There are some important reports found in Soviet archives, after the collapse of the communist dictatorship, that provide an interesting insight into the character of the senior Senator from Massachusetts. One of the documents, a KGB report to their bosses in the Soviet Communist Party Central Committee, revealed that "In 1978, American Sen. Edward Kennedy requested the assistance of the KGB to establish a relationship" between the Soviet apparatus and a firm owned by former Senator John Tunney. -Herbert Romerstein
Kennedy’s message was simple. He proposed an unabashed quid pro quo. Kennedy would lend Andropov a hand in dealing with President Reagan. In return, the Soviet leader would lend the Democratic Party a hand in challenging Reagan in the 1984 presidential election.
Democrat, Editorial, Liberal, Character, AntiAmerican, Communism
The document is a May 14, 1983 memo from KGB head Victor Chebrikov to his boss, the odious Soviet General Secretary Yuri Andropov, designated with the highest classification. It concerns a confidential offer to the Soviet leadership by Senator Kennedy. The target: President Ronald Reagan. -Paul Kengor
Editorial, Liberal, Character, AntiAmerican, Communism
Kennedy asked for a meeting with Andropov for the purpose of "arming himself with the Soviet leader's explanations of arms control policy so he can use them later for more convincing speeches in the U.S." He also offered to help get Soviet views on the major U.S. networks and suggested inviting "Elton Rule, ABC chairman of the board, or observers Walter Cronkite or Barbara Walters to Moscow." -Herbert Romerstein
Democrat, Liberal, AntiAmerican, Communism
But Kennedy’s private outreach to the KGB Soviet intelligence agency in attempts to undermine first President Jimmy Carter then President Ronald Reagan say as much as Chappaquiddick did about the man who appeared to have no moral restraints whatsoever on his personal pursuit of raw political power. Documents found in Soviet archives after the fall of the Iron Curtain revealed a great deal about the character of Ted Kennedy. -Connie Hair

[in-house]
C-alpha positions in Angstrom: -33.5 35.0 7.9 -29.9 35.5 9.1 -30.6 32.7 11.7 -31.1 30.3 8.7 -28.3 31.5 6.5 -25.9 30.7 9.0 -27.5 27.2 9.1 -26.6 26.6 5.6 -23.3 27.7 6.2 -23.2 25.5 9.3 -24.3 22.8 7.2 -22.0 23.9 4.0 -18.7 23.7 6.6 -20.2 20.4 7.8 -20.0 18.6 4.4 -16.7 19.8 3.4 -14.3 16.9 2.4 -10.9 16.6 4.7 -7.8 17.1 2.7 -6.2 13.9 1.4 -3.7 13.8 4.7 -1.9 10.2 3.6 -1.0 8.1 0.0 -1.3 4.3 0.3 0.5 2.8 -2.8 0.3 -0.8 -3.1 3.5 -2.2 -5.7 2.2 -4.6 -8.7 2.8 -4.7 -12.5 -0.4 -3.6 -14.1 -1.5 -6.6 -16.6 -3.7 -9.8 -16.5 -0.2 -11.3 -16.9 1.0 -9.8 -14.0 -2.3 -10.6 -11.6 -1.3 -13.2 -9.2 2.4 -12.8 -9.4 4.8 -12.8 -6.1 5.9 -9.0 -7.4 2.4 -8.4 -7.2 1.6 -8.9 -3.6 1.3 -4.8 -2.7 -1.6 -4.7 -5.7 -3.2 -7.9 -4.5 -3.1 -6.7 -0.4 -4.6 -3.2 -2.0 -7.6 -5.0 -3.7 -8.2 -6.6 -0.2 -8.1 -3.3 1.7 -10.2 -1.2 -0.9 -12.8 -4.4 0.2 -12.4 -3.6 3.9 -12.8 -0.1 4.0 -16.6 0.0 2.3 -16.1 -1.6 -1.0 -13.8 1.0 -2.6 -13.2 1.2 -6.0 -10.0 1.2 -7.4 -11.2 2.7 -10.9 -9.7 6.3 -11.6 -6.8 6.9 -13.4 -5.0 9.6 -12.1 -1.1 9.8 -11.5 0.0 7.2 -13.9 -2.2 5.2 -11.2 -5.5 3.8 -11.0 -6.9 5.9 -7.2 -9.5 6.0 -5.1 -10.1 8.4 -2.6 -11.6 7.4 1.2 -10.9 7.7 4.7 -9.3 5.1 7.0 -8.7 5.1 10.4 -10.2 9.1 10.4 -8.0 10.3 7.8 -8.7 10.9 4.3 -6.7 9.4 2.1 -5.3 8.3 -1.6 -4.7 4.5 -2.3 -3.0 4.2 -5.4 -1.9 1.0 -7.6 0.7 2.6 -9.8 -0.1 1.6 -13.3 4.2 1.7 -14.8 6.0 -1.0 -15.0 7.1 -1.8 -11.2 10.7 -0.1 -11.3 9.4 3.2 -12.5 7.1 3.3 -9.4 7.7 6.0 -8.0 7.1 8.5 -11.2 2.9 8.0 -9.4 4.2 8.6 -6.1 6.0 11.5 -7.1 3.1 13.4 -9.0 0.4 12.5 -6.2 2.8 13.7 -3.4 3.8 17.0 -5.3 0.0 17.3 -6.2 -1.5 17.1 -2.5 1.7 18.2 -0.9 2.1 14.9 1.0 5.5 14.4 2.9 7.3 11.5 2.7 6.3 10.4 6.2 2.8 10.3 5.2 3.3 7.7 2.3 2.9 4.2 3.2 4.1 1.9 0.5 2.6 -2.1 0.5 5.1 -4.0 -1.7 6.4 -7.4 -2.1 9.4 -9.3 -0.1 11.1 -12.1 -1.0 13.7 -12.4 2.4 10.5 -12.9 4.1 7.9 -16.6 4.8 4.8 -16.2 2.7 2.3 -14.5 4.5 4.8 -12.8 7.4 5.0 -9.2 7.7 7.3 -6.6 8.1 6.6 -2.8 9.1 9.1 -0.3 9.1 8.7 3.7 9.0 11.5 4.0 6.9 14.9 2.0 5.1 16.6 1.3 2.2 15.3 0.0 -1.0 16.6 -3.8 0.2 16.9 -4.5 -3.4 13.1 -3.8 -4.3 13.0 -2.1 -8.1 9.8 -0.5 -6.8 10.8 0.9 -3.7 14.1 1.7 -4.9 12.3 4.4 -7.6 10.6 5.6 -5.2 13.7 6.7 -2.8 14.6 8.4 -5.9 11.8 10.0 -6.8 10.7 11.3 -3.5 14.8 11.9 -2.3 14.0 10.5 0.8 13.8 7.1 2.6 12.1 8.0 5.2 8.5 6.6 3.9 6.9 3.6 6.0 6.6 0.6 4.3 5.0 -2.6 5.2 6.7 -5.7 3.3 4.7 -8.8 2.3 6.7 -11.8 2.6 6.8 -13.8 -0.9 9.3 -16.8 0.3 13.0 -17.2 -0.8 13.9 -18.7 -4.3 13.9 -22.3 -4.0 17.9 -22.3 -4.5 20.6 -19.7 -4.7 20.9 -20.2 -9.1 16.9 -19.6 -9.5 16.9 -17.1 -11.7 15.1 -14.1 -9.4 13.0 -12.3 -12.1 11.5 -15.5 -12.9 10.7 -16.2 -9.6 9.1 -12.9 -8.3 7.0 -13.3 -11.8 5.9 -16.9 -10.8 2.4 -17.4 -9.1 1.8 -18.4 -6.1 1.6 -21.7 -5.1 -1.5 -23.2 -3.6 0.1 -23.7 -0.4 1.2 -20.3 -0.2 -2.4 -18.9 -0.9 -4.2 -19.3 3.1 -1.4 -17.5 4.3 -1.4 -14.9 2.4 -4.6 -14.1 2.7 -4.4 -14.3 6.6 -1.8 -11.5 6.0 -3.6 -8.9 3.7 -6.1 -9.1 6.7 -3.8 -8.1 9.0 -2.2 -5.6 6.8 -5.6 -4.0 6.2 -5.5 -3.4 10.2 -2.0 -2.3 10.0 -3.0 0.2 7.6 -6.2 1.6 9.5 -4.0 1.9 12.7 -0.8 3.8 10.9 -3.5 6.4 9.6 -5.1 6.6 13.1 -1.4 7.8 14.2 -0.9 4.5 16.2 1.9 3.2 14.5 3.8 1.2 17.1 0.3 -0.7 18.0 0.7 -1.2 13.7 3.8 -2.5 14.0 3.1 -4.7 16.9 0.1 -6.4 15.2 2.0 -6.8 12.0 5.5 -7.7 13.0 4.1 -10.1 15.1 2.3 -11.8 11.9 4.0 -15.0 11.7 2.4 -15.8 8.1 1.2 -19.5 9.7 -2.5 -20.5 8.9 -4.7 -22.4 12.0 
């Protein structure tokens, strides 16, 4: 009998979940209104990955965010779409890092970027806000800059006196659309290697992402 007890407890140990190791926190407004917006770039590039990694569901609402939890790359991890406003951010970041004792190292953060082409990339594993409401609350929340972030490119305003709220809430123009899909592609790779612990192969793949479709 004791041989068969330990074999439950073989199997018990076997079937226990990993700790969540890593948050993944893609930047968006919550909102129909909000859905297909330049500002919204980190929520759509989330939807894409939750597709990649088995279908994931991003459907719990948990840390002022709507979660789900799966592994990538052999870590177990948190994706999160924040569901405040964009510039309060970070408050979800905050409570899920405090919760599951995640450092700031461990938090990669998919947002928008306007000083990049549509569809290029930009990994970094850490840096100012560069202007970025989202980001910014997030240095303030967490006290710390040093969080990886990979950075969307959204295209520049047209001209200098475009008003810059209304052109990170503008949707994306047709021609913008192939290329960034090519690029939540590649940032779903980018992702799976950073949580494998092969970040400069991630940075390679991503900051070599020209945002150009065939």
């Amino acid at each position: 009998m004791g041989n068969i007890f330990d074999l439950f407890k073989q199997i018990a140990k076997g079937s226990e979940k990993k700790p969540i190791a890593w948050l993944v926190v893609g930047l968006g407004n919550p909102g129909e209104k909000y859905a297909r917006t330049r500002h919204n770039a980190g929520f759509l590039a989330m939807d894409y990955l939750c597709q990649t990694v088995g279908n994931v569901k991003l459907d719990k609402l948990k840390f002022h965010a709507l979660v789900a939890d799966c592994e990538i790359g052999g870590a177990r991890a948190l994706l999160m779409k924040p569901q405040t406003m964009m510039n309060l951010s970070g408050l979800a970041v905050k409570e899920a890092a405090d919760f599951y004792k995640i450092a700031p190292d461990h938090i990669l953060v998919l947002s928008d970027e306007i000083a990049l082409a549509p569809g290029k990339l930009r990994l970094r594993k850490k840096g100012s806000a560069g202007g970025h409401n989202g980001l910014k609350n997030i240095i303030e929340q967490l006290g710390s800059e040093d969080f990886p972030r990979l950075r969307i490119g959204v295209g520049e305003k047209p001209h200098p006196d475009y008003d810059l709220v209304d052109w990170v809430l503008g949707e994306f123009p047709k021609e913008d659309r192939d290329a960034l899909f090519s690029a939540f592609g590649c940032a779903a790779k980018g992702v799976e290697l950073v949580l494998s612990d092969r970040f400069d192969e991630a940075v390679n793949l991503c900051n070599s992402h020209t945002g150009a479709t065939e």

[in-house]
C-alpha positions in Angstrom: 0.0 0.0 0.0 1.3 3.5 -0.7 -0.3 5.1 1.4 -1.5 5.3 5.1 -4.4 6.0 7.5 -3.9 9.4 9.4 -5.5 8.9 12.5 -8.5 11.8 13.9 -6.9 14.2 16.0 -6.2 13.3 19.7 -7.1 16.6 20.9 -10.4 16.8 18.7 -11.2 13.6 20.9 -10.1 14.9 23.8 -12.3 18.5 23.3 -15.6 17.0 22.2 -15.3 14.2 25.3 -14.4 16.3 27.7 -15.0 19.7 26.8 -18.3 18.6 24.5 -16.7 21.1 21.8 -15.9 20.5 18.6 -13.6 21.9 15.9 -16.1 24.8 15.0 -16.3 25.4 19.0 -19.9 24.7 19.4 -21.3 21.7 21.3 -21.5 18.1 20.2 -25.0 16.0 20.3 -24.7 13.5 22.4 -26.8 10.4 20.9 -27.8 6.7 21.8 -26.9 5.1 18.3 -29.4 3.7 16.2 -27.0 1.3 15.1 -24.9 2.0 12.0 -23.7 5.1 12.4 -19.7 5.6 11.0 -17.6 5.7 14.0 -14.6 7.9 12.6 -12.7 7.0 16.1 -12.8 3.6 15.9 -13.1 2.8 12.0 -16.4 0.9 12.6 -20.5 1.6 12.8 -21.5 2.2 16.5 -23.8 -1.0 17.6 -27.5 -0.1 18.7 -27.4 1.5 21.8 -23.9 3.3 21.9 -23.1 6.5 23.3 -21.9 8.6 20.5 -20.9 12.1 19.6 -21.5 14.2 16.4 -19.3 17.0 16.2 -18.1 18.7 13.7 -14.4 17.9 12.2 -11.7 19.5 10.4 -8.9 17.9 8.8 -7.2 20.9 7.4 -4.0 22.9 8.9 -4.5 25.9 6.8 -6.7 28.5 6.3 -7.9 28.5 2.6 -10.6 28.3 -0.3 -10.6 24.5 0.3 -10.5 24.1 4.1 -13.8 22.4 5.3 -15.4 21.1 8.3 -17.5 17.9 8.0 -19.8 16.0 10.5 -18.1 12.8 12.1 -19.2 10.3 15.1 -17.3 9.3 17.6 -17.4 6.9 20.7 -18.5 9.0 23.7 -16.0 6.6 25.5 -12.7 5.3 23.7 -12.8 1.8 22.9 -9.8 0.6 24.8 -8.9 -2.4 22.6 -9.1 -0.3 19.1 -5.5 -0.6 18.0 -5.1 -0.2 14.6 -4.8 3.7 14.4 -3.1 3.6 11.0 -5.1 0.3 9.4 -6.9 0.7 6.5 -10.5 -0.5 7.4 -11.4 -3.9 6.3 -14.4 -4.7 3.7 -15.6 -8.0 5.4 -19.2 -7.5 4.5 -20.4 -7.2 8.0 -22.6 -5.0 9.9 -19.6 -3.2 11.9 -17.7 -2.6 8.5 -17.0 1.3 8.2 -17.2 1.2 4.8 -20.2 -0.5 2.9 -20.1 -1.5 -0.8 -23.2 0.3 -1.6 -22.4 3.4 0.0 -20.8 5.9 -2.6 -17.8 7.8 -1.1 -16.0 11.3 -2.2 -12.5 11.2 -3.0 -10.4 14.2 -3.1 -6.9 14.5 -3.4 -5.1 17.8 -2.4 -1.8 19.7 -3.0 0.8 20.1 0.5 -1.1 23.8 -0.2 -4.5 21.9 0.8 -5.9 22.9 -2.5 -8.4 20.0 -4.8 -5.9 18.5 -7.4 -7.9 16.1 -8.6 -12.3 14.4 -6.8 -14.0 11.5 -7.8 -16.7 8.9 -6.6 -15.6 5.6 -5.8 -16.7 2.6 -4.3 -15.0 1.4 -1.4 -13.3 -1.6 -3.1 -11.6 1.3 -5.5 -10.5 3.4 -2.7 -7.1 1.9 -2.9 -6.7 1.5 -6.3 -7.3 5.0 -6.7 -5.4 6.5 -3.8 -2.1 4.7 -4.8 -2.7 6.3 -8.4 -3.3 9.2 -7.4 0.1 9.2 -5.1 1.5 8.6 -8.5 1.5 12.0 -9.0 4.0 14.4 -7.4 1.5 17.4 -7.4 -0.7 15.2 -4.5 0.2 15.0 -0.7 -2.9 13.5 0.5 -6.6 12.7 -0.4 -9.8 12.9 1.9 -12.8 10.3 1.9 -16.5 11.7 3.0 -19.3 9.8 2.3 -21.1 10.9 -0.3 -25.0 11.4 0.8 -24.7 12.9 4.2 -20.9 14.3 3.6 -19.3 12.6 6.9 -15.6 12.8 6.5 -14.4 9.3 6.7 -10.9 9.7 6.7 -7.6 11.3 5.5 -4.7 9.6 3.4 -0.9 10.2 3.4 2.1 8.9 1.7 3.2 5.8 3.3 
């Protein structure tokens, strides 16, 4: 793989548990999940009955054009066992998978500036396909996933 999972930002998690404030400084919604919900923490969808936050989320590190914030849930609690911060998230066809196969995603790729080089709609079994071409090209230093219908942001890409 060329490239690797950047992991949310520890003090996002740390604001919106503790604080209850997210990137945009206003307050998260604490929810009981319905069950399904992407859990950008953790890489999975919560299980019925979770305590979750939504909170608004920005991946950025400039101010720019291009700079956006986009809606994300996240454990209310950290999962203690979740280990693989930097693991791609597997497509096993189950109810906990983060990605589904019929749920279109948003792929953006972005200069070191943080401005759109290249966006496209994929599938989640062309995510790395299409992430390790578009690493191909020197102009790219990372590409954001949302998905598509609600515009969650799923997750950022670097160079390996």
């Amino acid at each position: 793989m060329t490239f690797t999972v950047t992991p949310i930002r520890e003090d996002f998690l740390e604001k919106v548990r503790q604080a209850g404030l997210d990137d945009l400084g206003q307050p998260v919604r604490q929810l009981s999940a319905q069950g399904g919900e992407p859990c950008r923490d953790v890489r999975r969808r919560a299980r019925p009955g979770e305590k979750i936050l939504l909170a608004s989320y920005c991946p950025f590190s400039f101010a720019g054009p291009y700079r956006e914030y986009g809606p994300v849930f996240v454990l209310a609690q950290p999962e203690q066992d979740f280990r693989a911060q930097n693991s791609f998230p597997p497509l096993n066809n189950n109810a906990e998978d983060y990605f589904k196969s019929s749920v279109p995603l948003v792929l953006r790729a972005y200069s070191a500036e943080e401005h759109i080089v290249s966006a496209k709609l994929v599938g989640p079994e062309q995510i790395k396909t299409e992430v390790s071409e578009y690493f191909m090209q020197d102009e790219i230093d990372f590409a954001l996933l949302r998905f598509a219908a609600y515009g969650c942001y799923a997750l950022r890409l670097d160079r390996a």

Editorial, AntiAmerican, Communism
After being questioned by the FBI, Duggan leapt from a window. Of course, given the people he was doing business with, he may have been pushed. After Duggan's death, Murrow, along with the rest of the howling establishment, angrily denounced the idea that Duggan could possibly have been disloyal to America. Well, now we know the truth. Decrypted Soviet cables and mountains of documents from Soviet archives prove beyond doubt that Lawrence Duggan was one of Stalin's most important spies. "McCarthyism" didn't kill him; his guilt did. -Ann Coulter
Ethel Greenglass Rosenberg (September 28, 1915 – June 19, 1953) and Julius Rosenberg (May 12, 1918 – June 19, 1953) were American communists who were executed in 1953 for conspiracy to commit espionage. The charges related to passing information about the atomic bomb to the Soviet Union. This was the first execution of civilians for espionage in United States history.
Liberal, Character, Science, AntiAmerican, Communism
They unearthed and published a document written by Lavrenti Beriya, Stalin’s chief spy and head of the Soviet nuclear program. The document identifies Oppenheimer as an “unlisted agent” of the Communist Party of the USA and praises Oppenheimer’s cooperation in providing Soviet spies access to U.S. atomic secrets.
Yale University Press released ''The Secret World of American Communism,'' which proves the Soviet Union funded the American effort, maintained covert activities, and used the CPUSA to steal nuclear secrets. The book also details how some prominent Americans and journalists aided the Communist espionage effort.